UK can have CanadaEU style trade deal if free movement IS scrapped, says Spanish minister


Jose Manuel Garcia-Margallo, Spain’s foreign minister, said if Theresa May insists on scrapping free movement she should follow the Canadian model. 

Under the Comprehensive Economic and Trade Agreement (CETA) most customs duties for trade between the EU and Canada are due to be eliminated and markets in services will be opened up.

Speaking at a meeting of EU foreign ministers in Luxembourg, Jose Manuel Garcia-Margallo said: “Forget the Norwegian model, forget the Swiss model because of the condition for the freedom of movement of people, and forget a Turkish-style customs union.

“If the British insist on having the option to restrain the free movement of European workers to the United Kingdom, the only solution is the Canadian one.” 

The CETA deal has taken seven years to negotiate and is is facing last-minute delays after being voted down by a Belgian regional parliament.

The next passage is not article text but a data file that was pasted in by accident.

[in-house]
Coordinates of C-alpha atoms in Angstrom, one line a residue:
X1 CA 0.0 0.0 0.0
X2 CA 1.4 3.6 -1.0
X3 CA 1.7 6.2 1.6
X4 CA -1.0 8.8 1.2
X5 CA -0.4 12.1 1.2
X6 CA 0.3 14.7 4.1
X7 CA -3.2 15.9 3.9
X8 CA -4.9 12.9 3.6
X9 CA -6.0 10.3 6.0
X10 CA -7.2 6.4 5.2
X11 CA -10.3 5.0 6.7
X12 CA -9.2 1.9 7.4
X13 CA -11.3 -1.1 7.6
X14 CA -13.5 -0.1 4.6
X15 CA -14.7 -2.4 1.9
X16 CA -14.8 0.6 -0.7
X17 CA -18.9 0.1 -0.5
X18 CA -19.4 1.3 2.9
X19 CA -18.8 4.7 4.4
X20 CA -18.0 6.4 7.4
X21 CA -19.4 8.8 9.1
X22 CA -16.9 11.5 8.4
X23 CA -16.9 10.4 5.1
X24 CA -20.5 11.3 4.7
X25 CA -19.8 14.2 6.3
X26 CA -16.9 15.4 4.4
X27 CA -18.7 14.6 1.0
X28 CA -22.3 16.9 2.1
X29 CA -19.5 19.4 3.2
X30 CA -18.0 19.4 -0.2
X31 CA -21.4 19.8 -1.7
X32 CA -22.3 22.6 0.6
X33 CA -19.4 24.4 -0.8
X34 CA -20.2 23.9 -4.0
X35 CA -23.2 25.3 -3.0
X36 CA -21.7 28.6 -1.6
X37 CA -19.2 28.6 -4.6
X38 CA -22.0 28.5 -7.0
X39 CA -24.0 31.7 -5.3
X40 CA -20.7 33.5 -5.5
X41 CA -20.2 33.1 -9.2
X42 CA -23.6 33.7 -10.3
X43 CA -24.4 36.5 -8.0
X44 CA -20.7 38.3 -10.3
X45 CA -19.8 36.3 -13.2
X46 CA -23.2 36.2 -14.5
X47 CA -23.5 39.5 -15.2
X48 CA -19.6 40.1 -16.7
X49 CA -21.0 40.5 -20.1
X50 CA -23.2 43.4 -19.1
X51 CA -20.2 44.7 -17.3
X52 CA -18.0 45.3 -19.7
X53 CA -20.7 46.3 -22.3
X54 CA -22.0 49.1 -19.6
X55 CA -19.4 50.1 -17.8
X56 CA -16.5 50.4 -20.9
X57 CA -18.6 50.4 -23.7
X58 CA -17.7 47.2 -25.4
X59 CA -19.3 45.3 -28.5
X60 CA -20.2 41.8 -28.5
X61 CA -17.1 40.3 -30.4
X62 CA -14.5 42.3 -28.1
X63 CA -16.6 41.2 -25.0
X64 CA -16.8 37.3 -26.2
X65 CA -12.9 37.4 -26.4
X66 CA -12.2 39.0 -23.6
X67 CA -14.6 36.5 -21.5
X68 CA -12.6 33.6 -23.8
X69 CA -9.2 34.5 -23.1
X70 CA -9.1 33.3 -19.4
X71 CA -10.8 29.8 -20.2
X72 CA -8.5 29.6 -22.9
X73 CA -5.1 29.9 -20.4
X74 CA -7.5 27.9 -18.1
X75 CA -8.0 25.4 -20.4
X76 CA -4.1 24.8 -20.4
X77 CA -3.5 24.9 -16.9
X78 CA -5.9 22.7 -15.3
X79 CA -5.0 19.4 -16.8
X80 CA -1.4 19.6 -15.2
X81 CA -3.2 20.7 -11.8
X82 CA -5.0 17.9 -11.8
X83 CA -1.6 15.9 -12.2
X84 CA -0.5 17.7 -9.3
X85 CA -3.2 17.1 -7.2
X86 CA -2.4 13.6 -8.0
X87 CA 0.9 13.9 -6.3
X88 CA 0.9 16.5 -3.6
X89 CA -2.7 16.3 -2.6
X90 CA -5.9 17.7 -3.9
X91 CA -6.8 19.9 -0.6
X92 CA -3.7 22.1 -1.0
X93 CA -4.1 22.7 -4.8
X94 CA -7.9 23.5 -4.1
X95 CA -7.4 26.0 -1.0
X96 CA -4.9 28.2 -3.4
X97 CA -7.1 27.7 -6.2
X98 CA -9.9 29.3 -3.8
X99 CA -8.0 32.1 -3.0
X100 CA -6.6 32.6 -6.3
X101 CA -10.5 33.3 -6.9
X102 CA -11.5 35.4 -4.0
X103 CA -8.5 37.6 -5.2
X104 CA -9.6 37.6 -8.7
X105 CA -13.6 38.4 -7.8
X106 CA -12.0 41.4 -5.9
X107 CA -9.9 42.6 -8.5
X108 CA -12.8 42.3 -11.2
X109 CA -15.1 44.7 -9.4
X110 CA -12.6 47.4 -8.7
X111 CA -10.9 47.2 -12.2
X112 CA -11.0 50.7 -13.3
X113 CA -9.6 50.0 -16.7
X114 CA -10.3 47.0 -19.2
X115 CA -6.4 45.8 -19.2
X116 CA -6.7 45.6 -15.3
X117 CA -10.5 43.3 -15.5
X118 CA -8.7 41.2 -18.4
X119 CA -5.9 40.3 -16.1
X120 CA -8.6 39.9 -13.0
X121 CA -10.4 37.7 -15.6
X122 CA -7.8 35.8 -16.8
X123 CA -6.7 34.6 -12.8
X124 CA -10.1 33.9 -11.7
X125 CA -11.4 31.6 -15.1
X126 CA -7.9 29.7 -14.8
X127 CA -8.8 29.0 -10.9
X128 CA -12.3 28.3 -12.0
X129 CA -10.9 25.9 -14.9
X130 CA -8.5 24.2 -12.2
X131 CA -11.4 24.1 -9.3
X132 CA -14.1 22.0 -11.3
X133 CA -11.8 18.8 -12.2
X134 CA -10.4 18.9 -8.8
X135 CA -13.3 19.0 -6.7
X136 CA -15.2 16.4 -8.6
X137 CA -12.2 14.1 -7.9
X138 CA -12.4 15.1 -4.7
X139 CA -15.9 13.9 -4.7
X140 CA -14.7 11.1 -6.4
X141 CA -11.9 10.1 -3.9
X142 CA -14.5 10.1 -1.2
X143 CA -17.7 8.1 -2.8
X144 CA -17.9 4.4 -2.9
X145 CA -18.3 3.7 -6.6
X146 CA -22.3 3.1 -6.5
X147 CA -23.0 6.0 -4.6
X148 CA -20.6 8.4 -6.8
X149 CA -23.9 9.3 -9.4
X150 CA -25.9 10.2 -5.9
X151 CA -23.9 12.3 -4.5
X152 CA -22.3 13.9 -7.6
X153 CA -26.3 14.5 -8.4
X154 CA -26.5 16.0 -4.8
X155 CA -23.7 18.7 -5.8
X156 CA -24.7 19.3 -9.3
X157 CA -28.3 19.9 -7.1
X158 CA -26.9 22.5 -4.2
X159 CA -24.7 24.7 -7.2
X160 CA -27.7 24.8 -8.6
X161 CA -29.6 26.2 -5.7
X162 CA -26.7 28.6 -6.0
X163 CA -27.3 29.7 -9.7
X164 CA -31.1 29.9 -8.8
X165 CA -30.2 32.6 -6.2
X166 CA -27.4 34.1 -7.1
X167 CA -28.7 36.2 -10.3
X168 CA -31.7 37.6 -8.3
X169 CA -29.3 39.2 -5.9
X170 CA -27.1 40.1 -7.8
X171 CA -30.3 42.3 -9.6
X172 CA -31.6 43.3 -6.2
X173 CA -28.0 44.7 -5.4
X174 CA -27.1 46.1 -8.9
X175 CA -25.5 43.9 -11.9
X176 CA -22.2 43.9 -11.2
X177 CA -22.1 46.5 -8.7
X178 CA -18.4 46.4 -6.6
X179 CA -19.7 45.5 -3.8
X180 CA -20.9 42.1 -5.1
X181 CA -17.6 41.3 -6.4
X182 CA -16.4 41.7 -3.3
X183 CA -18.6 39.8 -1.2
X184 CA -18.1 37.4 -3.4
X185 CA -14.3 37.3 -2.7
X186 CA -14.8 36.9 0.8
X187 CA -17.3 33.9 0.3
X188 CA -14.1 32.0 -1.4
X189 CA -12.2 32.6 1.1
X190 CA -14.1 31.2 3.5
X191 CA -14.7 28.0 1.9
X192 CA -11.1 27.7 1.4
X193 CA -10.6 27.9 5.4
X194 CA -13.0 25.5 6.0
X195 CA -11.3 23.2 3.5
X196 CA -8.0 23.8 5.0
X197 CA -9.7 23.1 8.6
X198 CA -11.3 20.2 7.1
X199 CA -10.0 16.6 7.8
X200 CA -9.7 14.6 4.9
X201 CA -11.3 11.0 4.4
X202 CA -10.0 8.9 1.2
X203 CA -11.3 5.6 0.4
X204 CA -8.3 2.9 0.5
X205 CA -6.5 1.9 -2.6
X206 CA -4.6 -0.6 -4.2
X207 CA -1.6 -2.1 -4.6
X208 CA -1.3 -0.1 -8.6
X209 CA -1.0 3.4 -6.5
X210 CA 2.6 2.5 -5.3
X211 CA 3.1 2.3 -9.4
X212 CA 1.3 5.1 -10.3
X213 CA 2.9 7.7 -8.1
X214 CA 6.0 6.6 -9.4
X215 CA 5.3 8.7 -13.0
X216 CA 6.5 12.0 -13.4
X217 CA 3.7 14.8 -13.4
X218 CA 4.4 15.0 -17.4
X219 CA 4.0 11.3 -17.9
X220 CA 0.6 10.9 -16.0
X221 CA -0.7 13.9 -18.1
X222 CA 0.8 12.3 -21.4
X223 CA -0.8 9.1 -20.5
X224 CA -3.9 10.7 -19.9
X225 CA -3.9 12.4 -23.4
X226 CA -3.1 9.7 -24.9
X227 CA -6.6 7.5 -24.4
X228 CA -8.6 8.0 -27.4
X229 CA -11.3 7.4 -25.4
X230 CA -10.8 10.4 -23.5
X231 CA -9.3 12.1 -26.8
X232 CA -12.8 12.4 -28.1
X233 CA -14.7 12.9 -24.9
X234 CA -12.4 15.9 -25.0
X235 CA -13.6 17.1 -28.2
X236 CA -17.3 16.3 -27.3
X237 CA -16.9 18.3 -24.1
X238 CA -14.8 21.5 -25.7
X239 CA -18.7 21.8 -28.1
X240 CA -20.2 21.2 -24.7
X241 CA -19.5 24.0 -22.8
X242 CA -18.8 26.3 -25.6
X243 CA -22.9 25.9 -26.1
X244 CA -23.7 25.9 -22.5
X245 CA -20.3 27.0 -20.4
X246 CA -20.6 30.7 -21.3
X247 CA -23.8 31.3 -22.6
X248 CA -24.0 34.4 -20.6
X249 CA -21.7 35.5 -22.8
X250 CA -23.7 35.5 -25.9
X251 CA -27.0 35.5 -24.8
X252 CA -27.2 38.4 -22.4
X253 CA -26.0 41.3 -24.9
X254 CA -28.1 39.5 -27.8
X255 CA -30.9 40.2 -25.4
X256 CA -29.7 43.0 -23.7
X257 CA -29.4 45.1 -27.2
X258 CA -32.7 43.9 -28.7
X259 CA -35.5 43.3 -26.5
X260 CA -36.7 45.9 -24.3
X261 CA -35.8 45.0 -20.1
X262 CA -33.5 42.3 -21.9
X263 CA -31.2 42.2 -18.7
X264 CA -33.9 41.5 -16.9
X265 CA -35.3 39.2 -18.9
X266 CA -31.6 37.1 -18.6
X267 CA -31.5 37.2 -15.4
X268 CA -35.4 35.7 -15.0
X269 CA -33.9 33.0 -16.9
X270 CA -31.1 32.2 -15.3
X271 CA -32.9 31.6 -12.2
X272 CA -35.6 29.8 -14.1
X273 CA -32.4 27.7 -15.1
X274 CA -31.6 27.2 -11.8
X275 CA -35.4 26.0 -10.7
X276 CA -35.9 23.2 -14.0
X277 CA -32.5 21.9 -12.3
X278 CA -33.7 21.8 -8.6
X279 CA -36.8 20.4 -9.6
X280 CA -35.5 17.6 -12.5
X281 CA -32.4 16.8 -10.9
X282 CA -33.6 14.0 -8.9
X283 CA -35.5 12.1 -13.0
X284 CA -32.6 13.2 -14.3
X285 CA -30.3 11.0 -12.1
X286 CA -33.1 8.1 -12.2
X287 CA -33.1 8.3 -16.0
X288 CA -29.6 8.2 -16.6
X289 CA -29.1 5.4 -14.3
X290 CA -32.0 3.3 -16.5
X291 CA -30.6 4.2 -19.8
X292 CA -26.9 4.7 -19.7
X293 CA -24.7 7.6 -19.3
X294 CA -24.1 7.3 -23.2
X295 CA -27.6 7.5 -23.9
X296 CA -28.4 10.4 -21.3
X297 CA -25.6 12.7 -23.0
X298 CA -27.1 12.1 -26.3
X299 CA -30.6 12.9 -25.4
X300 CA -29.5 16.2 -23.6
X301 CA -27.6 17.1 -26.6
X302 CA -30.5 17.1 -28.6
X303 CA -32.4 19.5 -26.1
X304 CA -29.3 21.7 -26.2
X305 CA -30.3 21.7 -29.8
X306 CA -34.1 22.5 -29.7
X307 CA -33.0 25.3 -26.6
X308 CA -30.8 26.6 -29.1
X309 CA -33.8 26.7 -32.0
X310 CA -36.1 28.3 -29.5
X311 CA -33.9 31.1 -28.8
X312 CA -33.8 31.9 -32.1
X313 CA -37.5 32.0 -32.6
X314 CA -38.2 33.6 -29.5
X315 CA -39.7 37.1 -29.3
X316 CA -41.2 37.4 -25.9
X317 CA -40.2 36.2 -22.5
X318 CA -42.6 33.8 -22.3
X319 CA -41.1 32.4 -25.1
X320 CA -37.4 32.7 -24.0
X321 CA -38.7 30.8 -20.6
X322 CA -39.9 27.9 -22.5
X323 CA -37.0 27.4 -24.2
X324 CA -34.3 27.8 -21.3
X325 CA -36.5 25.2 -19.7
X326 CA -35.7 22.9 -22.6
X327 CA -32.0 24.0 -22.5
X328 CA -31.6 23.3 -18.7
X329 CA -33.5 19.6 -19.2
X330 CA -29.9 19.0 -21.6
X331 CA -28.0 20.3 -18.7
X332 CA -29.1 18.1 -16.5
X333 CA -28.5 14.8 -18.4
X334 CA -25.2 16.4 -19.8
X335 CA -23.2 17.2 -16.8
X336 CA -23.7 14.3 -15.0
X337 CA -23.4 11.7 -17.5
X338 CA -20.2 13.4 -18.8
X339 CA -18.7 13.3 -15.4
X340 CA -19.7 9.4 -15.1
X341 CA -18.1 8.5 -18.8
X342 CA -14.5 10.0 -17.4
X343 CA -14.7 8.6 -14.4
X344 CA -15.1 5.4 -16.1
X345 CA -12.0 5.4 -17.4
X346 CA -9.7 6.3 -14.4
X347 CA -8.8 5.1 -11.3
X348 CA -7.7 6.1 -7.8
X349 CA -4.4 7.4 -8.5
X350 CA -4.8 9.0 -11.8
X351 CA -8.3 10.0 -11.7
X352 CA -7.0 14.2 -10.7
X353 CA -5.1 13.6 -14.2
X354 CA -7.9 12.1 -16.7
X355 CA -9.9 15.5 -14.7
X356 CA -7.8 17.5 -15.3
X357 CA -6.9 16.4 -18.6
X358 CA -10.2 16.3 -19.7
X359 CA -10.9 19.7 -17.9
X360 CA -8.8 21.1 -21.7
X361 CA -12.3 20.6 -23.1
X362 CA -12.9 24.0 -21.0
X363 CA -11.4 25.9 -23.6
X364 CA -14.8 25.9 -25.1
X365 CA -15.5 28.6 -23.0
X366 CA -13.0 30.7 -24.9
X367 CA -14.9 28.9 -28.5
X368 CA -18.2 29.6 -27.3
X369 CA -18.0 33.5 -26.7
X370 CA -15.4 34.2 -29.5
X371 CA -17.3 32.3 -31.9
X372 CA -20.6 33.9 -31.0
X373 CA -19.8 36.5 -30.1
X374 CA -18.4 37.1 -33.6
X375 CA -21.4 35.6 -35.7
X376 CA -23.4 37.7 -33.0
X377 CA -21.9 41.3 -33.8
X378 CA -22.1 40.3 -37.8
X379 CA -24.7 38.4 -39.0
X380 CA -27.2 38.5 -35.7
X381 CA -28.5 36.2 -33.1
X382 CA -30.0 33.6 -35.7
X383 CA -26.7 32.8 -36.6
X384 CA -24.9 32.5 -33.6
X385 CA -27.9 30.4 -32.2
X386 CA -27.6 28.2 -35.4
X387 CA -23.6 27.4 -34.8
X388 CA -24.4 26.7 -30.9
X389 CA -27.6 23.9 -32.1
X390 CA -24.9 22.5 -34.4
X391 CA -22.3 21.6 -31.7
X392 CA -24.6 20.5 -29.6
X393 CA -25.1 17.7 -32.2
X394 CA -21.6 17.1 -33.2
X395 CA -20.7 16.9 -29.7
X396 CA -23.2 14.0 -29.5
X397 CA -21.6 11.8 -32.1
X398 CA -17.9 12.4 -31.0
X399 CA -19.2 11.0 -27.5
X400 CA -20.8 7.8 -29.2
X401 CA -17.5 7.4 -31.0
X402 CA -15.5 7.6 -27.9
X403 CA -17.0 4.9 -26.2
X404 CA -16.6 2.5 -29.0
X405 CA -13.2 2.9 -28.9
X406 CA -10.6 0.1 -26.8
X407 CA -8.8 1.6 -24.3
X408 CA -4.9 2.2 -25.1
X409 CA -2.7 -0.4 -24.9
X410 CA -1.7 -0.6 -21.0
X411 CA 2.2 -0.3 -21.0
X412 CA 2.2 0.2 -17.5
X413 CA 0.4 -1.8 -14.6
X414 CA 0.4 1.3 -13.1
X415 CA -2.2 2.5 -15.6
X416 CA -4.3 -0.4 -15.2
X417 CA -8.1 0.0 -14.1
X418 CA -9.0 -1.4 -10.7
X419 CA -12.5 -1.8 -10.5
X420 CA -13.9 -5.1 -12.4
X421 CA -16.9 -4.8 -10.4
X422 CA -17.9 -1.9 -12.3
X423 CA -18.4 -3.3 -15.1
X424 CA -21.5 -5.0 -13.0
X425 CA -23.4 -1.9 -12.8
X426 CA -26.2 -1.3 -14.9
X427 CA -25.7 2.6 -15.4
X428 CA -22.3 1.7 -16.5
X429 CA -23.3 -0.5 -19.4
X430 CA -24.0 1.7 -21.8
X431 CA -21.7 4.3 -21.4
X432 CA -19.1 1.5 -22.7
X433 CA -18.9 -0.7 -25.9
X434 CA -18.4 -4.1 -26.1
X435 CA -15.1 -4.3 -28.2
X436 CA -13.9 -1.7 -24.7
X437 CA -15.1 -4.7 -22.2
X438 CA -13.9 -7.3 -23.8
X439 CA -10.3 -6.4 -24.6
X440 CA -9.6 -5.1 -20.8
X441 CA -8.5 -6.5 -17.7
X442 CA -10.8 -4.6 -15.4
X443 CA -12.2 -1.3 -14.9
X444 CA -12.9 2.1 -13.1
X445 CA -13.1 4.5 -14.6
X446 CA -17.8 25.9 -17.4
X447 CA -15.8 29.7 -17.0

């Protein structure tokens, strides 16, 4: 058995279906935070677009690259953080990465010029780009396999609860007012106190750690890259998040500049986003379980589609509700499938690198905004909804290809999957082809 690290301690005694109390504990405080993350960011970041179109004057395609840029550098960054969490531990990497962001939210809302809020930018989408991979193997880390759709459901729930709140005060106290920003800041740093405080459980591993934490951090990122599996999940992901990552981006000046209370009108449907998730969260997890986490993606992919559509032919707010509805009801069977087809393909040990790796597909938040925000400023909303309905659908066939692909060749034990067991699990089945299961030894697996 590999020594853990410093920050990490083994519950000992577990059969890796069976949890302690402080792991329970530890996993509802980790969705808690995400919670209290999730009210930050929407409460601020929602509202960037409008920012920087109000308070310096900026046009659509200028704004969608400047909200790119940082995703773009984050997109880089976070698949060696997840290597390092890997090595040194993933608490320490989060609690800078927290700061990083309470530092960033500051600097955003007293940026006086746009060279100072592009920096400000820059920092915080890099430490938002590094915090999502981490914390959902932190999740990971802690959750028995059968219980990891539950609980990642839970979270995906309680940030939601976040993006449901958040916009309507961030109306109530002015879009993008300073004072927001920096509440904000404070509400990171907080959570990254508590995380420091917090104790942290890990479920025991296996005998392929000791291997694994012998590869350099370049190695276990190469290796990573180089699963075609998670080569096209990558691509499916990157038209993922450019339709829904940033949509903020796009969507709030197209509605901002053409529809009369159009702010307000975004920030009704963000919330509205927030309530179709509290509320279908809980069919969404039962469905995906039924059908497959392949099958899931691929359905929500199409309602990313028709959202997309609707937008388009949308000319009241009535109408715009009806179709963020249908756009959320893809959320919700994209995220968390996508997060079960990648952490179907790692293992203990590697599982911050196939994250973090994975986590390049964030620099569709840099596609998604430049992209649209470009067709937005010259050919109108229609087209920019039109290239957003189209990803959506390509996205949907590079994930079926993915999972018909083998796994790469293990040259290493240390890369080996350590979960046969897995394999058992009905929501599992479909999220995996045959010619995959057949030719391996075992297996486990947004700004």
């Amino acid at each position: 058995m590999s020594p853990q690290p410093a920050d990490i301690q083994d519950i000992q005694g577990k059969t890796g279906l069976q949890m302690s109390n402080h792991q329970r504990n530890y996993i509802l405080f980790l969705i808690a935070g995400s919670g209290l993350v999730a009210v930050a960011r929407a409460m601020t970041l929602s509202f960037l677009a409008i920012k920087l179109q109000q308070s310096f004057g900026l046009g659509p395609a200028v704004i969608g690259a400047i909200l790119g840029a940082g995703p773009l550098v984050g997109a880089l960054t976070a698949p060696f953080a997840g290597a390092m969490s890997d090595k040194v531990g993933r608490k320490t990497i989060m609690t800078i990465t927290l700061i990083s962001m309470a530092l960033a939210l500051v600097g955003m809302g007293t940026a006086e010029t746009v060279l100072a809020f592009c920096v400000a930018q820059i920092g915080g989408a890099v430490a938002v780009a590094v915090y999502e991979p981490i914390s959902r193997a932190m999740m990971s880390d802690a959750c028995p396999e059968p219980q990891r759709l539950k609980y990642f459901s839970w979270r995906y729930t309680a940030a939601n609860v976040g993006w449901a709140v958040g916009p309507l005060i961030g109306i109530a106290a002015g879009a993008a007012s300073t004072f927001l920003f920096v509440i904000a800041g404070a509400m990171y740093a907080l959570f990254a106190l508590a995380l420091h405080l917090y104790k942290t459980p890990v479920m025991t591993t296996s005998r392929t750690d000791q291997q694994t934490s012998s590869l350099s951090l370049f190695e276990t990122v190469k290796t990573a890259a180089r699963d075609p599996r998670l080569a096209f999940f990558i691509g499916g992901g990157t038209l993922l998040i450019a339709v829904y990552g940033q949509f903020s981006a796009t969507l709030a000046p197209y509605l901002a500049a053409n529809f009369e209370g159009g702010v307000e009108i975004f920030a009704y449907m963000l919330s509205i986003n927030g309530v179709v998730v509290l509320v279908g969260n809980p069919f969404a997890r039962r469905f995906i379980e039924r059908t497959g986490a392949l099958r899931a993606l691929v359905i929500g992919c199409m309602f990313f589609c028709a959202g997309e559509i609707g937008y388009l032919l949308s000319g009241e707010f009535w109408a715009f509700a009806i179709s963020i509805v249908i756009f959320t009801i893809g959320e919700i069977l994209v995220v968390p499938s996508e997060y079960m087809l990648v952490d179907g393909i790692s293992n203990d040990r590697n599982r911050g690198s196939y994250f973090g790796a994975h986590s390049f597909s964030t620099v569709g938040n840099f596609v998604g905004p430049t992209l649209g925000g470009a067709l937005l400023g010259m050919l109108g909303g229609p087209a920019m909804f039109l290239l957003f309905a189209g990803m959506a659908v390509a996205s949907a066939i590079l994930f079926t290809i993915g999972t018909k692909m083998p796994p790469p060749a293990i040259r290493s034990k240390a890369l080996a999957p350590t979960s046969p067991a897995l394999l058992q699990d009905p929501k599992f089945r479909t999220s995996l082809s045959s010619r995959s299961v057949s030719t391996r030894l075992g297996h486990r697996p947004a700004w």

Sources close to Number 10 believe

One source said: “If Canada can strike a free trade deal with the EU and trade freely outside it, then why can’t we? 

“The EU is Canada’s second trading partner, after the US and accounts for 10 per cent of its external trade but by comparison, the EU is Britain’s biggest trading partner, accounting for more than 45 per cent of exports and even higher imports. 

“But the point about tariffs is that if the EU places them on us, we’ll just reciprocate and they’ll be cancelled out anyway. 

“Frankly, we should accept nothing less than Canada-type deal and a whole lot more.”

CETA has been seen as the EU’s most ambitious trade deal to date and is designed to remove regulations on trade across the Atlantic, making exports easier and cheaper.

If approved it will give Canadian businesses the power to sue governments should any new laws affect their profits. 

Supporters say it will boost the EU economy by £10billion a year and create jobs. 

Brexit minister David Davis declared CETA “would be a perfectly good starting point” for Britain’s negotiations with the EU. 


Many see it as a precursor to the Transatlantic Trade and Investment Partnership (TTIP), a series of trade negotiations between the EU and US. 

TTIP is set to be the biggest ever agreement of its kind- covering a quarter of global trade.